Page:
Uber Reveals Plan to Take Ridesharing to the Skies via Flying Cars
【Summary】The ridesharing giant’s plan involves launching a fleet of flying cars, which will serve as taxis for busy commuters. In a newly released white paper, titled “Elevate,” the brand offers a rare glimpse of its latest moonshot project.
The concept of autonomous cars is still fairly new. Car manufacturers, experts and lawmakers are currently in the process of creating the foundation of the nascent sector. Uber, a company pioneering both ridesharing and self-driving industries, in a move to separate itself from other competitors, announced a new plan to once again disrupt the transportation service market.
The ridesharing giant's plan involves launching a fleet of flying cars, which will serve as taxis for busy commuters. In a newly released white paper, titled "Elevate," the brand offers a rare glimpse of its latest moonshot project. The author of the paper lays out the challenges of on-demand aviation, along with insights surrounding its benefits, compared to traditional road-based cars that rely on heavy (and extremely costly) infrastructure.
"The development of infrastructure to support an urban VTOL network will likely have significant cost advantages over heavy-infrastructure approaches such as roads, rail, bridges and tunnels," said the company.
Uber plans to roll out its flying cars by 2021. Many groups question the feasibility of the five-year timeline, considering that other similar technologies, like EVs, augmented reality and autonomous cars, have yet to reach mainstream status. The type of flying car that the company is developing is not your typical private aircraft. First, Uber wants the vessels to be fully electric. This would actually be possible, because the planes will be smaller and slower than a 150-passenger jet. Moreover, the company's engineers intend to develop Vertical Take-off and Landing (VTOL) capabilities for the aircrafts, allowing them to take off and land straight up (or down) into the air like a helicopter approaching or leaving a helipad.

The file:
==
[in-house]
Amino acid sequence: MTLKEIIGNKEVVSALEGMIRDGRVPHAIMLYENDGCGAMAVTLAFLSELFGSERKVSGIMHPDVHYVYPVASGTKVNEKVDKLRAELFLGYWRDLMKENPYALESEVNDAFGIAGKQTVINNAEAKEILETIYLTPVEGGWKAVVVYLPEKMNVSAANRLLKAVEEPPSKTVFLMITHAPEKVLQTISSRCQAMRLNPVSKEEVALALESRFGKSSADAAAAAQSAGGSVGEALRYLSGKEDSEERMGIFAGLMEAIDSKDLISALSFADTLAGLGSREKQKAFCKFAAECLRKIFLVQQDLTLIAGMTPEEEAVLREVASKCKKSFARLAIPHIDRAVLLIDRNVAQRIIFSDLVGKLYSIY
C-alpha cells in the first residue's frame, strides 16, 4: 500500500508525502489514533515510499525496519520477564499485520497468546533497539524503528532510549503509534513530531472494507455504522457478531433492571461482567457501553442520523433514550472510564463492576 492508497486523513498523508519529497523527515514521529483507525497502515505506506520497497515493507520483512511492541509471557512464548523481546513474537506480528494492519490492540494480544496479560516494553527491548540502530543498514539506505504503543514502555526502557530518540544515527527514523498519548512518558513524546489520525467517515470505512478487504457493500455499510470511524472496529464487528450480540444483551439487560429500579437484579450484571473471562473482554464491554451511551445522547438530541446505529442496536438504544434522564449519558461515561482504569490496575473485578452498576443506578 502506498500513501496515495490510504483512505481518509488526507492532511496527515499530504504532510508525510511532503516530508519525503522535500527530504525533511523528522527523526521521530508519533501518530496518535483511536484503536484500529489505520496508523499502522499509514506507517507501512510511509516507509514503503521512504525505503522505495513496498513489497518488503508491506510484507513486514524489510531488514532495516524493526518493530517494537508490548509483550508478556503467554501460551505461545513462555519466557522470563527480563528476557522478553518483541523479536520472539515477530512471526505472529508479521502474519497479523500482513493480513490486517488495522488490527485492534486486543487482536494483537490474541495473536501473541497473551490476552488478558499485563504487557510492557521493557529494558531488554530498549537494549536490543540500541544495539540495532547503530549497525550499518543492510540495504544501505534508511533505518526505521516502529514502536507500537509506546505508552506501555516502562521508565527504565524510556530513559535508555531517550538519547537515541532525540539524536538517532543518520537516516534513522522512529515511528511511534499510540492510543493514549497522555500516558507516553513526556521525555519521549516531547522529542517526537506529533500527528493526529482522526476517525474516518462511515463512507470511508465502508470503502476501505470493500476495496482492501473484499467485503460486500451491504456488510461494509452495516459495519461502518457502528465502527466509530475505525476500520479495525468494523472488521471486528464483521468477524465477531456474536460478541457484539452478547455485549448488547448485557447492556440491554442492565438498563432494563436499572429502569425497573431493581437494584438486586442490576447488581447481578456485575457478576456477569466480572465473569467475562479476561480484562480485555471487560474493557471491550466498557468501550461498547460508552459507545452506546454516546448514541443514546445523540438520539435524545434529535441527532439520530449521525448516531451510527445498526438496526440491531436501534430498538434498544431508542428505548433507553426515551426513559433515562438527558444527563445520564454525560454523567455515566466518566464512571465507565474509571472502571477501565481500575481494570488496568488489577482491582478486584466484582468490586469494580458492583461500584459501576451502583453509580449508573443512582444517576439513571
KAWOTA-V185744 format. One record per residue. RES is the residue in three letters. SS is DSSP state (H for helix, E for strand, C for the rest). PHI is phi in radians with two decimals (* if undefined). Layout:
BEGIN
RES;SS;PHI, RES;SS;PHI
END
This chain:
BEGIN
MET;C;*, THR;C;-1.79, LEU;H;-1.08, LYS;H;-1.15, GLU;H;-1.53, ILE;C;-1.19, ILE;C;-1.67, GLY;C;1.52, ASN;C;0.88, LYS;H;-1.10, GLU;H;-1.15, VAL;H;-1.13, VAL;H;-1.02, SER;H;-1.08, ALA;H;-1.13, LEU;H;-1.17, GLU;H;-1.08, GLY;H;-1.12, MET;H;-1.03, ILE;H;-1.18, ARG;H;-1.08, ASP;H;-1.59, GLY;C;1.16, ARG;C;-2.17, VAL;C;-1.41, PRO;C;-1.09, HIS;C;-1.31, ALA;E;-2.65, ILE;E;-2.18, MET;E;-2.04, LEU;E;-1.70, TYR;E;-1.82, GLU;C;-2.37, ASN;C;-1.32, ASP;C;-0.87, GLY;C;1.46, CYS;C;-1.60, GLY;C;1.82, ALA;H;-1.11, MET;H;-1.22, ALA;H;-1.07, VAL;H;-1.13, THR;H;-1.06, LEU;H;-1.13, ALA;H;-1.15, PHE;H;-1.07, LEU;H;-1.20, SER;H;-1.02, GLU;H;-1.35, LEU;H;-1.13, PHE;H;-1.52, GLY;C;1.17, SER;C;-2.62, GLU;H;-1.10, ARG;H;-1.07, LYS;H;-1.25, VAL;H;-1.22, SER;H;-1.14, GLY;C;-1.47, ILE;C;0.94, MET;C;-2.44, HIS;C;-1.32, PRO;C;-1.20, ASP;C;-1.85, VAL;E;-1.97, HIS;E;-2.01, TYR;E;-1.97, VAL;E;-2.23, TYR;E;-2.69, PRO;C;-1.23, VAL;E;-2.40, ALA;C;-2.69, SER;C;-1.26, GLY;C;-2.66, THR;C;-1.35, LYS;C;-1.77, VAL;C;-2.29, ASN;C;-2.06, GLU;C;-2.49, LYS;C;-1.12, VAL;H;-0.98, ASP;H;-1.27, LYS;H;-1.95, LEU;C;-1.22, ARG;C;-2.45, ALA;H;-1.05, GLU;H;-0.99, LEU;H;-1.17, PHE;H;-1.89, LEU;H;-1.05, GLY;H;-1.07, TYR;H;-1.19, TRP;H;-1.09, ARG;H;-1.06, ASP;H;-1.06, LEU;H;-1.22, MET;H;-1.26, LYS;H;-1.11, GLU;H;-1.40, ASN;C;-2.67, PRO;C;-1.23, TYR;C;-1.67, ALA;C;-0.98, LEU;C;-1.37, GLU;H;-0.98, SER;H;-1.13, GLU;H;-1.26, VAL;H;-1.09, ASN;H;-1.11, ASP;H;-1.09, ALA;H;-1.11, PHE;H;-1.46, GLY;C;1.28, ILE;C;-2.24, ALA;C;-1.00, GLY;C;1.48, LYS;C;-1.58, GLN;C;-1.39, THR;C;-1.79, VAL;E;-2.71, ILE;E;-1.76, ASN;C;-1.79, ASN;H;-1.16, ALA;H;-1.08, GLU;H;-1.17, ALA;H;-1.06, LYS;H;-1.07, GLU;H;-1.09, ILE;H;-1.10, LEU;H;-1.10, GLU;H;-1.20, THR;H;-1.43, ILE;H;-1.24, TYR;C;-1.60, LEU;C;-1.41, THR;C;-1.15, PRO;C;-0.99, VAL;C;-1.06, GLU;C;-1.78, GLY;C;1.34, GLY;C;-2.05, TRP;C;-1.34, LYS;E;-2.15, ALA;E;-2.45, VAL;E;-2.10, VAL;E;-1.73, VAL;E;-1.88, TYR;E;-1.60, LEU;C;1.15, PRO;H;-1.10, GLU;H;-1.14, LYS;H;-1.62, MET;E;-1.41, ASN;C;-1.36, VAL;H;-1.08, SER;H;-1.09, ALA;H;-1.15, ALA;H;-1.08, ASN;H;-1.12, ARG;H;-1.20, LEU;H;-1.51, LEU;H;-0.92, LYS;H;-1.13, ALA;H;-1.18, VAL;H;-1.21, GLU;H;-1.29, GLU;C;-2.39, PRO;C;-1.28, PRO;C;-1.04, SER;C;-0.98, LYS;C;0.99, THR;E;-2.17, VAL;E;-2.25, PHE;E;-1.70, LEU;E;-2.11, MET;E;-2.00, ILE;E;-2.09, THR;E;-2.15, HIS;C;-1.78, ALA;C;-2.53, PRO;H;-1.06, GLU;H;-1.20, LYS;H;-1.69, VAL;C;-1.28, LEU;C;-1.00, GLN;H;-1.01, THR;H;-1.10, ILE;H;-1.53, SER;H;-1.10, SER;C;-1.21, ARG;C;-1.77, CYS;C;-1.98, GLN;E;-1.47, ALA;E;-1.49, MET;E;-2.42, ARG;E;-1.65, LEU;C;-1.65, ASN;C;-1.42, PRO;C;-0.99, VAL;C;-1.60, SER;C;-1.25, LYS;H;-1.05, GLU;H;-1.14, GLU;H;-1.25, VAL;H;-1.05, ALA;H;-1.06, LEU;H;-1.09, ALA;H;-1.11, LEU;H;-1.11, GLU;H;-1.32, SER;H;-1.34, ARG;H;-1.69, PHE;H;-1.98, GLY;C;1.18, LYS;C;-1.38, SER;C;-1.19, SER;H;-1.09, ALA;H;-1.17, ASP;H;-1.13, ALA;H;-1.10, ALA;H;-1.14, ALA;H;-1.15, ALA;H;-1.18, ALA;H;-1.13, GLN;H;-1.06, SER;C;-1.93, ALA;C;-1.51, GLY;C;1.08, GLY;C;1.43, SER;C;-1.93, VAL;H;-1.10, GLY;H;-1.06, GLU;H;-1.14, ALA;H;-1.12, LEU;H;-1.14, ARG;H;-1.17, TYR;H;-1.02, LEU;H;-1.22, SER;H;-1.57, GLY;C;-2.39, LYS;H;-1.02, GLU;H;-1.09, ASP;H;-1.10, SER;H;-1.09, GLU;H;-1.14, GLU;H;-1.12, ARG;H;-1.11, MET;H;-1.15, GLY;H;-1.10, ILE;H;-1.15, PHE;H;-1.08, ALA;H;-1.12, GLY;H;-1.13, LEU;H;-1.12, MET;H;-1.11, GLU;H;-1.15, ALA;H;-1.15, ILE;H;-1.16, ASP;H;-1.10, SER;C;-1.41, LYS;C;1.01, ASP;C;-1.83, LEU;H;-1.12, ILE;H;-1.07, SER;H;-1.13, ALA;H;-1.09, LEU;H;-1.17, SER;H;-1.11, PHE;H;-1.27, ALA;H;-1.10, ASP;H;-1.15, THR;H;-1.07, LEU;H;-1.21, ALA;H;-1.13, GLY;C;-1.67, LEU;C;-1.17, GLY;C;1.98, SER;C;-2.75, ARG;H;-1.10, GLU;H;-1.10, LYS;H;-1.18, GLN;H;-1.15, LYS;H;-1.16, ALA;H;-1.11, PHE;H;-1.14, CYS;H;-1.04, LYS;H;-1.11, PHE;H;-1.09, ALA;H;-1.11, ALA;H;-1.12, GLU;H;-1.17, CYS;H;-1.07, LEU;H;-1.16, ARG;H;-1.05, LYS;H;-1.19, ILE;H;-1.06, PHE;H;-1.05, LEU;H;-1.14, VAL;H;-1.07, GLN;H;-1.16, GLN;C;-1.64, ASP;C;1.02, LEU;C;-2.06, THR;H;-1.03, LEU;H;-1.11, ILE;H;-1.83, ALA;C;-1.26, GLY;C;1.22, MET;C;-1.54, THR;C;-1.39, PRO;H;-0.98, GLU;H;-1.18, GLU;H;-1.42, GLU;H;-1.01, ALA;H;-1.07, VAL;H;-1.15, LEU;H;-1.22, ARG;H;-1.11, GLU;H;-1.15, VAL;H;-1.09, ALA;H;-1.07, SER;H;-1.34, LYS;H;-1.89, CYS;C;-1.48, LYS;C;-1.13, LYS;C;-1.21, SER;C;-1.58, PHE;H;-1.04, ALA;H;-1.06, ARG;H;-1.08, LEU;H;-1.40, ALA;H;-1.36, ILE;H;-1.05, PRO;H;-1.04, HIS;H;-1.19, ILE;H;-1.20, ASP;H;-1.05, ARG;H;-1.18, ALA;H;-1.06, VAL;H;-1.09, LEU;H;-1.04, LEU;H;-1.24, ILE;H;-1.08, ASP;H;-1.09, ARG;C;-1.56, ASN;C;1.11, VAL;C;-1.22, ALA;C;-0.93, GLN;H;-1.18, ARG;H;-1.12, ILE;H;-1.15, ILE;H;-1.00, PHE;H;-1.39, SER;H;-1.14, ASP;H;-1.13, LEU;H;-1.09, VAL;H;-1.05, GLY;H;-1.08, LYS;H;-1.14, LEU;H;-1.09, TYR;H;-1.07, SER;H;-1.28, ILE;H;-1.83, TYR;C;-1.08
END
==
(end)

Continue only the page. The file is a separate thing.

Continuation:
Without a runway, costs for developing infrastructure are significantly lower. Uber's fleet of flying cars could operate on existing helipads located on buildings, parking garages and spacious land. Compared to traditional helicopters, the new class of VTOL vessels offer quiet functionality, which is ideal for use in congested cities. The brand also plans to incorporate autonomous technology in the aircrafts to improve safety during operation.
Like the self-driving car sector, Uber must address major challenges that go beyond the development of cost-effective, zero-emission VTOL vessels. During production, the aircrafts are required to comply with regulators (US Federal Aviation Administration [FAA] and European Aviation Safety Agency [EASA]), which in the past, was widely known to be a slow, painstaking process. Additionally, the company needs a group of commercial pilots to operate the aircrafts. Acquiring the necessary skills and credentials to fly a plane requires up to 500 hours of pilot-in-command experience for VFR and up to 1,200 hours for IFR (FAR Part 135). This may slow down Uber's ability to scale its ridesharing ambitions for its fleet of VTOL vessels.
"Rather than manufacture VTOL hardware ourselves, we instead look to collaborate with vehicle developers, regulators, city and national governments, and other community stakeholders, while bringing to the table a very fertile market of excited consumers and a clear vehicle and operations use case," explained the company in the white paper.
Michael Cheng is a legal editor and technical writer with publications for Blackberry ISHN Magazine Houzz and Payment Week. He specializes in technology business and digesting hard data. Outside of work Michael likes to train for marathons spend time with his daughter and explore new places.
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